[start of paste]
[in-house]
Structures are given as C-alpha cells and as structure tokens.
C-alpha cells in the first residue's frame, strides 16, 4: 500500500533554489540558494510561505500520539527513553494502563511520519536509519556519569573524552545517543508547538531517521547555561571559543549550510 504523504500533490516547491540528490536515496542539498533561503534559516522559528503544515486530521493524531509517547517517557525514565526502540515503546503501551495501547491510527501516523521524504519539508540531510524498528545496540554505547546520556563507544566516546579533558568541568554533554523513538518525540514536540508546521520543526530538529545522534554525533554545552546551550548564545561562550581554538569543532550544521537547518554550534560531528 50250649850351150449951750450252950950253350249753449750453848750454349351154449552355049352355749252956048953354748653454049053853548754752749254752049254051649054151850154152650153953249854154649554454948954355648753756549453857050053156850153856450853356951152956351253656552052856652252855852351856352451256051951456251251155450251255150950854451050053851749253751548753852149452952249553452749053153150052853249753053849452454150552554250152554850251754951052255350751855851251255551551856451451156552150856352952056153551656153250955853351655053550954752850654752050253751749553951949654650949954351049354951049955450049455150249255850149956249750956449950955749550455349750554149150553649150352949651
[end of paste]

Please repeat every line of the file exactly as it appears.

[in-house]
Structures are given as C-alpha cells and as structure tokens.
C-alpha cells in the first residue's frame, strides 16, 4: 500500500533554489540558494510561505500520539527513553494502563511520519536509519556519569573524552545517543508547538531517521547555561571559543549550510 504523504500533490516547491540528490536515496542539498533561503534559516522559528503544515486530521493524531509517547517517557525514565526502540515503546503501551495501547491510527501516523521524504519539508540531510524498528545496540554505547546520556563507544566516546579533558568541568554533554523513538518525540514536540508546521520543526530538529545522534554525533554545552546551550548564545561562550581554538569543532550544521537547518554550534560531528 50250649850351150449951750450252950950253350249753449750453848750454349351154449552355049352355749252956048953354748653454049053853548754752749254752049254051649054151850154152650153953249854154649554454948954355648753756549453857050053156850153856450853356951152956351253656552052856652252855852351856352451256051951456251251155450251255150950854451050053851749253751548753852149452952249553452749053153150052853249753053849452454150552554250152554850251754951052255350751855851251255551551856451451156552150856352952056153551656153250955853351655053550954752850654752050253751749553951949654650949954351049354951049955450049455150249255850149956249750956449950955749550455349750554149150553649150352949651